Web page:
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Dr Sarit Ghosh, clinical director at Enfield Unity PCN, shares his thoughts on how the GP Recovery Plan addresses access.
The long-awaited GP Recovery Plan has finally arrived. And it has been published at a time of great change in primary care.
The publication of the Fuller Stocktake is now nearly a year ago. And it feels like only recently that we have taken tangible steps in developing models of care that would align with its principles to meet local need. That’s because, like any transformation, it has taken some time to percolate within systems to develop a shared understanding with stakeholders. And it is in addition to all the other asks of practices and PCNs.
In Enfield, like most places, primary care leaders have recognised that access needs to be prioritised. It is a required part of the focus on proactive care and prevention. I fear another winter like the last would lead to A&Es and UTCs becoming overwhelmed, resulting in potential patient harm.
So, in this context, it is helpful that NHS England has released the GP Recovery Plan. However, it is not all positive.
The delivery plan describes four pillars to improve patient access with various initiatives to empower patients, build capacity, and transform the GP front end and the interface with other providers. Some of these include asking patients to utilise the functions of the NHS app, self-referral and expanding the community pharmacy offer.
I can support using digital technologies and self-referral in specific controlled scenarios as described in the document. However, I am concerned about shifting work towards an already struggling community pharmacy.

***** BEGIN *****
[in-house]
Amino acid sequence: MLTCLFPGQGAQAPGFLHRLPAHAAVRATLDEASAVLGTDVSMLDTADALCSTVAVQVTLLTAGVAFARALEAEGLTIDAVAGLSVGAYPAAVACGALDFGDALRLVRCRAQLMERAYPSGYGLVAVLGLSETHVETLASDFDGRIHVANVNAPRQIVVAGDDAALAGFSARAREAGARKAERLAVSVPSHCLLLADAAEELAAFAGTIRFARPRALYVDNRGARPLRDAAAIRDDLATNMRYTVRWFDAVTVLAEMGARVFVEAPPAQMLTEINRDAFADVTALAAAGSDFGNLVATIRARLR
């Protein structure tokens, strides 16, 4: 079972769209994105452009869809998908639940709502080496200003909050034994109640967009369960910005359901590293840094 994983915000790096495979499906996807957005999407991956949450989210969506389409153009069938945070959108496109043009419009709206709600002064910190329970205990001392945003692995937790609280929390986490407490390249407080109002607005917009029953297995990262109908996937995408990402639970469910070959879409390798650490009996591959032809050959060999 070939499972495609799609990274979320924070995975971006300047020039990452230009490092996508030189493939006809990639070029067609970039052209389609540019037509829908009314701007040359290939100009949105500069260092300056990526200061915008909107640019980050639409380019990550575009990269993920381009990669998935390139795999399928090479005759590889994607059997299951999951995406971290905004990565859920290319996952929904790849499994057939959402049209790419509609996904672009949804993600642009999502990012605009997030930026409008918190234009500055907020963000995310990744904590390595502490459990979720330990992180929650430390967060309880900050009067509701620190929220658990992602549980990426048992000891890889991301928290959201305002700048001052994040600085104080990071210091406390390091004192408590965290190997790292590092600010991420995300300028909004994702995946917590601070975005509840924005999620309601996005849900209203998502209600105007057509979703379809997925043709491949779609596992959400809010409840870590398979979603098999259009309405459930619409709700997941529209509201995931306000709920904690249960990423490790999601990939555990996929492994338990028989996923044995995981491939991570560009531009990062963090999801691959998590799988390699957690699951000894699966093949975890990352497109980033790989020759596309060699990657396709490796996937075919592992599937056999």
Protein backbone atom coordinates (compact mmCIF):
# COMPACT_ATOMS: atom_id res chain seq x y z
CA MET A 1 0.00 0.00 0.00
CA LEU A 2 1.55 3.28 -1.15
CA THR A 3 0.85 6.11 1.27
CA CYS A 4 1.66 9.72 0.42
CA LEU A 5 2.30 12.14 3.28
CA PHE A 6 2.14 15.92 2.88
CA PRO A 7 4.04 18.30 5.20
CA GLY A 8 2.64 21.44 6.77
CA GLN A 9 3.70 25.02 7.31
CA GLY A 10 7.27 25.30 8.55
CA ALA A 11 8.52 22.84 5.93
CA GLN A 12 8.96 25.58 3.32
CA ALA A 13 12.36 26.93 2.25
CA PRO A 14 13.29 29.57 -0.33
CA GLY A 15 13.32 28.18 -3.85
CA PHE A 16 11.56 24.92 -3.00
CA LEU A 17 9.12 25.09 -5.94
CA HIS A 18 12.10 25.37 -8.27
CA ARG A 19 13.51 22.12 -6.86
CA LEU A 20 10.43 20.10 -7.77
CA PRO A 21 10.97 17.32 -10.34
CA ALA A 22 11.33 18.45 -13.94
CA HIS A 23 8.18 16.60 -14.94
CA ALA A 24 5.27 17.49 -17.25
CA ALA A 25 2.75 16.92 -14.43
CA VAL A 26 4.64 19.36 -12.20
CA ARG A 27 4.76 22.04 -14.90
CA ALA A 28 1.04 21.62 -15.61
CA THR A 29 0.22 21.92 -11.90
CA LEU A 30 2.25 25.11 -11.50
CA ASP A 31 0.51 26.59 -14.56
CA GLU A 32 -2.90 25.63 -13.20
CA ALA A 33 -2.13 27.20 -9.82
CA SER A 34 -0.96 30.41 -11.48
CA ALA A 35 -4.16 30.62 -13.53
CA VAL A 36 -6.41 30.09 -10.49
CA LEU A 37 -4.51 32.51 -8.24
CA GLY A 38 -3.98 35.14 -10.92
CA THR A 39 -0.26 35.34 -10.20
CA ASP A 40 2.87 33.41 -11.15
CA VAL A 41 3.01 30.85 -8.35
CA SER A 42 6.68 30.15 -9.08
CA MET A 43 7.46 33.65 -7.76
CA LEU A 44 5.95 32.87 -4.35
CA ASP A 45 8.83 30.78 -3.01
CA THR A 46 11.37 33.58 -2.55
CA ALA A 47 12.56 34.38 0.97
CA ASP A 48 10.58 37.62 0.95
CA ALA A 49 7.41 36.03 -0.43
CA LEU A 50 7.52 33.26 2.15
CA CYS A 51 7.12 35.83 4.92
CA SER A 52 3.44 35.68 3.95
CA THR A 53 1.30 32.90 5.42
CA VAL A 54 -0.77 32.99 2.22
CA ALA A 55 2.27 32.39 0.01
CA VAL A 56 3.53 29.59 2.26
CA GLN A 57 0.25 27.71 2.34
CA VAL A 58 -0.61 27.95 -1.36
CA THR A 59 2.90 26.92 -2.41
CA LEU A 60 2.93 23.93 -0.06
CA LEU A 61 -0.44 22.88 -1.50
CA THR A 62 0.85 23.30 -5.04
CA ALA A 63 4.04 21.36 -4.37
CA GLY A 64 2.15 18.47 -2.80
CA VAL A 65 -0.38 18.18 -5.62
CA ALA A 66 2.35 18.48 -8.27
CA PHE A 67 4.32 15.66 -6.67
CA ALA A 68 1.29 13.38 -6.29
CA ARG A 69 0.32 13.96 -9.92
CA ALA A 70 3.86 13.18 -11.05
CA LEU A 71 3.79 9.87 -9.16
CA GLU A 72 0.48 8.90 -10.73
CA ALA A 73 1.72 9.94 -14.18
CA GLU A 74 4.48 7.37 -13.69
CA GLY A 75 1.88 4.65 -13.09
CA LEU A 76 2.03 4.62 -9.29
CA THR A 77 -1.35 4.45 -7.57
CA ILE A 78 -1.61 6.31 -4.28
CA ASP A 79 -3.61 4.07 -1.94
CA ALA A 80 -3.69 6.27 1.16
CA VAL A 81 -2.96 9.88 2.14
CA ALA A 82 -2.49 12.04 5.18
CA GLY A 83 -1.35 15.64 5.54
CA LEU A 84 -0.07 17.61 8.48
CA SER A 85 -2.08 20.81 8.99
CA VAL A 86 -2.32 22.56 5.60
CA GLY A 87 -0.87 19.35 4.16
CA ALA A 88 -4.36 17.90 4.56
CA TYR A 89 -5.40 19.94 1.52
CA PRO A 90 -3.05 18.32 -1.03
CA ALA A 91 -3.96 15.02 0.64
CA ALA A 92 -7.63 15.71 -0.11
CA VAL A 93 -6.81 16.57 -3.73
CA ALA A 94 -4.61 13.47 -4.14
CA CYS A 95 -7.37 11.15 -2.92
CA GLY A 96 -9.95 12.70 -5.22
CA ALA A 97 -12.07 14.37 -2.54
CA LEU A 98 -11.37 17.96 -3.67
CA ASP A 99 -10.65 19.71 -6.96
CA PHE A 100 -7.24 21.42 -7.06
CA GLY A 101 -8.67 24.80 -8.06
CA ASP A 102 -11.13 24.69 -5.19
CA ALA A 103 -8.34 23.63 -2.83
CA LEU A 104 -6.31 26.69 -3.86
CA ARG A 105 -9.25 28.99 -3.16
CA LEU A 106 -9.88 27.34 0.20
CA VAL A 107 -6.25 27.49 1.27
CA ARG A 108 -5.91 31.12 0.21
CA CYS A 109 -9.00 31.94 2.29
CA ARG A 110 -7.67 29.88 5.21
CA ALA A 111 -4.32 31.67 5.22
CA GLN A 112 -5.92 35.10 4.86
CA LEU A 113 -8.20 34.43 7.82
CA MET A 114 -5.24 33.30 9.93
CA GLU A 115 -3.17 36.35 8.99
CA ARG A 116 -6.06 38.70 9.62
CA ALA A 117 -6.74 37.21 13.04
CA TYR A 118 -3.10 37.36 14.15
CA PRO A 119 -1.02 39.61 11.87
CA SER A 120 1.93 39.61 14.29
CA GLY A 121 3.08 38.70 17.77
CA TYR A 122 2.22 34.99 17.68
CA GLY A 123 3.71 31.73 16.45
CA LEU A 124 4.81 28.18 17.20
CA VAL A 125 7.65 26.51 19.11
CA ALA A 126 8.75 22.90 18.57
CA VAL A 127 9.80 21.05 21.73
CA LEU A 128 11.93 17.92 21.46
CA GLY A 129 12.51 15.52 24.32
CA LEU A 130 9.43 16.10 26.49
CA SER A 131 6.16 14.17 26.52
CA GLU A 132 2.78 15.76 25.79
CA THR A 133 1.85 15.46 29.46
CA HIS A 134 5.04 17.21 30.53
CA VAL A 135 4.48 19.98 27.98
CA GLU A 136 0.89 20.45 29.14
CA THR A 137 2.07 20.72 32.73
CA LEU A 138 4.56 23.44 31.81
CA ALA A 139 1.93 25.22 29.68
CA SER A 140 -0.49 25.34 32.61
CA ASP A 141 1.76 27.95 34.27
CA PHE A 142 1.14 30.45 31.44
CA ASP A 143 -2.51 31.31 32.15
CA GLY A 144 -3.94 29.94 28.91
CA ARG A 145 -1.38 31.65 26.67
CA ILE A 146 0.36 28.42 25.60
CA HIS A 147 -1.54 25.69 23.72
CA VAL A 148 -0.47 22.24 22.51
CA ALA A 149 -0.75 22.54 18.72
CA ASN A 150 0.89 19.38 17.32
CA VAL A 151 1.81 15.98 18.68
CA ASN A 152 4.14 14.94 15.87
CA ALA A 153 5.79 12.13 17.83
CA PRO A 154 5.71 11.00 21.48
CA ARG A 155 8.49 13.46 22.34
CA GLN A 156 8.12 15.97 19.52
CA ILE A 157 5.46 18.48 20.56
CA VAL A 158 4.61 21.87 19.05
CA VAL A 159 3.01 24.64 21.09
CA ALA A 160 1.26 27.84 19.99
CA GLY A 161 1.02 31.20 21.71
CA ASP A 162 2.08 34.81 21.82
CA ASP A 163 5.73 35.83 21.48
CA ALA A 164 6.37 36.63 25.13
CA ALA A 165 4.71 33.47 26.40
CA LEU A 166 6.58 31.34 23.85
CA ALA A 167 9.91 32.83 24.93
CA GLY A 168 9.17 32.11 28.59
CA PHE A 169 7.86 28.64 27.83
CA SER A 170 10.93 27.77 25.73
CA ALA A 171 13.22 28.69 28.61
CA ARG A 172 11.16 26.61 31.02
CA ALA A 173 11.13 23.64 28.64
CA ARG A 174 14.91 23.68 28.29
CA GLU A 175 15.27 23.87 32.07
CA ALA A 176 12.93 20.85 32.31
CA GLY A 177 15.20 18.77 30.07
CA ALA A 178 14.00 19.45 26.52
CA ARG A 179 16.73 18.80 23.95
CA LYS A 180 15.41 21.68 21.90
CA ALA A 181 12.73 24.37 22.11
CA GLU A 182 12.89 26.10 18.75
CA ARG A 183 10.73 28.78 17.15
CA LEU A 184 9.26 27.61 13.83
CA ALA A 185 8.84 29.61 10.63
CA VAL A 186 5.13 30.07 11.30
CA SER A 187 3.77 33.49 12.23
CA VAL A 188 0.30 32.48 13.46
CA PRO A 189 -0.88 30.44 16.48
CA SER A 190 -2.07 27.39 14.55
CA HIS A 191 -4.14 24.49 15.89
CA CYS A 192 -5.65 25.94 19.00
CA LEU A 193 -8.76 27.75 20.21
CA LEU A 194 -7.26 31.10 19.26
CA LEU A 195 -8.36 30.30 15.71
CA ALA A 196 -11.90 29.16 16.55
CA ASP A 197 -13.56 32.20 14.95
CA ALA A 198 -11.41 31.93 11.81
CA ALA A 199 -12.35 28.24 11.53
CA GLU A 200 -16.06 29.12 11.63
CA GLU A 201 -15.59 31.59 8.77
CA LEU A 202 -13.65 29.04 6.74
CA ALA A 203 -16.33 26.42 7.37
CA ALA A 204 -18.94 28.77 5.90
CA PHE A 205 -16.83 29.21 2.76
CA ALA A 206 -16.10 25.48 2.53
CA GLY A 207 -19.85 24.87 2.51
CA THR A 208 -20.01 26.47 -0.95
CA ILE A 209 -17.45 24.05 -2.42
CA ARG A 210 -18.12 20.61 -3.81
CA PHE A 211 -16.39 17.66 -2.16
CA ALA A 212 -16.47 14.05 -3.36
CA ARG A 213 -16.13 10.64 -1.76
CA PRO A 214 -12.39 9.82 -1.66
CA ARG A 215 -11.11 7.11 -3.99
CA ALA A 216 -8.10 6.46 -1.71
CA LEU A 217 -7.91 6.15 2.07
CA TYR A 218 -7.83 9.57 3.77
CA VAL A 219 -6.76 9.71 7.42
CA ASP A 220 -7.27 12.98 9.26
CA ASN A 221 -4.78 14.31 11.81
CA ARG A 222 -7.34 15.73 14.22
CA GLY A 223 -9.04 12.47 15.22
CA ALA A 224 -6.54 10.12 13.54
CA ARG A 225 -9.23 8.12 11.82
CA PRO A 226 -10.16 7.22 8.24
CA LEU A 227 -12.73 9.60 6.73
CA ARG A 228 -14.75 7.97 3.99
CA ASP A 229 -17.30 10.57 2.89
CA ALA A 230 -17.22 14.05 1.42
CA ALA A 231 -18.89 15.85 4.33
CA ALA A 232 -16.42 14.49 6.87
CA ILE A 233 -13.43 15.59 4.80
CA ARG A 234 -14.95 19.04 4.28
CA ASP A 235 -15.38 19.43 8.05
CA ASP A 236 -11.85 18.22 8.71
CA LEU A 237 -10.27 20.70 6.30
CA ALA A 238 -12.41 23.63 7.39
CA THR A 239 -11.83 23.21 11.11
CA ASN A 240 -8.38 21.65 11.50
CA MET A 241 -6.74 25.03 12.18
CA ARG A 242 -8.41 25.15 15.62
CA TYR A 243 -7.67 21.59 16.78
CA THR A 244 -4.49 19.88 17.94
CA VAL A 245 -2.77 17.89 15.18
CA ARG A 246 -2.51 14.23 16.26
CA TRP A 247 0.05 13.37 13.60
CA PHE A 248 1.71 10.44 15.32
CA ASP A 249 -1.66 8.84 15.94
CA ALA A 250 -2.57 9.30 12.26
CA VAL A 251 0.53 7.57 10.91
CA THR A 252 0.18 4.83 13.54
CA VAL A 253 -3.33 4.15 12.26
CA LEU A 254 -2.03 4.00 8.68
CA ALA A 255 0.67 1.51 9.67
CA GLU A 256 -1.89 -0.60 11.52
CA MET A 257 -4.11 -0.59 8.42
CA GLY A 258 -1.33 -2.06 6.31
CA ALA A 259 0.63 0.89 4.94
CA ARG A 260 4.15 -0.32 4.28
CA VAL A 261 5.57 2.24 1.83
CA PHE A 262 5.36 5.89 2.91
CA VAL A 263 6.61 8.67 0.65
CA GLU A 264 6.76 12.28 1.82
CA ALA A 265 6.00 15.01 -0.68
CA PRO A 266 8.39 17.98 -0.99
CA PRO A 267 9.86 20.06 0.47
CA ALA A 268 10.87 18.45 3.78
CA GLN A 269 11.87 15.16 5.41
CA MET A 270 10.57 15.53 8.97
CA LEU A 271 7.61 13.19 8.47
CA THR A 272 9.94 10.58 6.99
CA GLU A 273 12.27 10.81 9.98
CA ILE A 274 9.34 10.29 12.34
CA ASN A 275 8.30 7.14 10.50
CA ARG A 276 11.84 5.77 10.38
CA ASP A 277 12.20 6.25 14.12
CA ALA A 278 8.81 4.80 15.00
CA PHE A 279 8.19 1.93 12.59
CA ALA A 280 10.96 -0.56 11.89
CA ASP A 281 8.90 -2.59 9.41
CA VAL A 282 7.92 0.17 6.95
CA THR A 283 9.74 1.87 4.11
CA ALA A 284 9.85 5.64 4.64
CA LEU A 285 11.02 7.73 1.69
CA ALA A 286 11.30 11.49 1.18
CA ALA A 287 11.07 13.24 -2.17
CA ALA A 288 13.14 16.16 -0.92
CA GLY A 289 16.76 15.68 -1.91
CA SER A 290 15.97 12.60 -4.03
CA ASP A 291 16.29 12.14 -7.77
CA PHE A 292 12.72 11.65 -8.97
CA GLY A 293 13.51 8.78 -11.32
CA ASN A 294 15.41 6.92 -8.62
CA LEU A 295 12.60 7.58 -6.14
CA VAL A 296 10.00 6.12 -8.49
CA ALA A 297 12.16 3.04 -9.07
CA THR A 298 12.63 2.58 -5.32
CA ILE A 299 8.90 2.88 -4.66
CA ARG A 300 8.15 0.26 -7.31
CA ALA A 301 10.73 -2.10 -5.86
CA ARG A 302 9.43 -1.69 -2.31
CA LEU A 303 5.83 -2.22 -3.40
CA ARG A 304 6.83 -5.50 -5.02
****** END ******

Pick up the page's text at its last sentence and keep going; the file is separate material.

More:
I read recently that the number of pharmacies has fallen by 160 over the last two years, with the lowest number now since 2015. And, notwithstanding the recurrent theme of NHS England asking all providers to do more with a dwindling and burnt-out workforce, the additional £645m funding alone will not address some of the governance issues that arise.
For example, there is a move to allow pharmacists to prescribe and dispense for sinusitis, sore throat, earache, infected insect bite, impetigo, shingles, and uncomplicated urinary tract infections in women. This has significant potential risk for patients. Our ARRS clinical pharmacists would still be anxious about prescribing for minor illnesses without supervision. And they undertake the 18-month CPPE course and then a subsequent independent prescribing qualification.
Without extensive training and supervision on assessment, diagnosis and clinical decision-making, as well as full access to the patient record, there may be consequences such as more delayed cases of Sepsis, more medication incidents, and potentially worsening antibiotic stewardship.
In my view, a safer model would be for patients requiring more transactional care to go through Neighbourhood same-day access hubs, as outlined in the Fuller report, within general practice. Then, following triage, only the suitable patients would be redirected to community pharmacy. This integrated model is preferable to patients presenting at pharmacies with undifferentiated illnesses.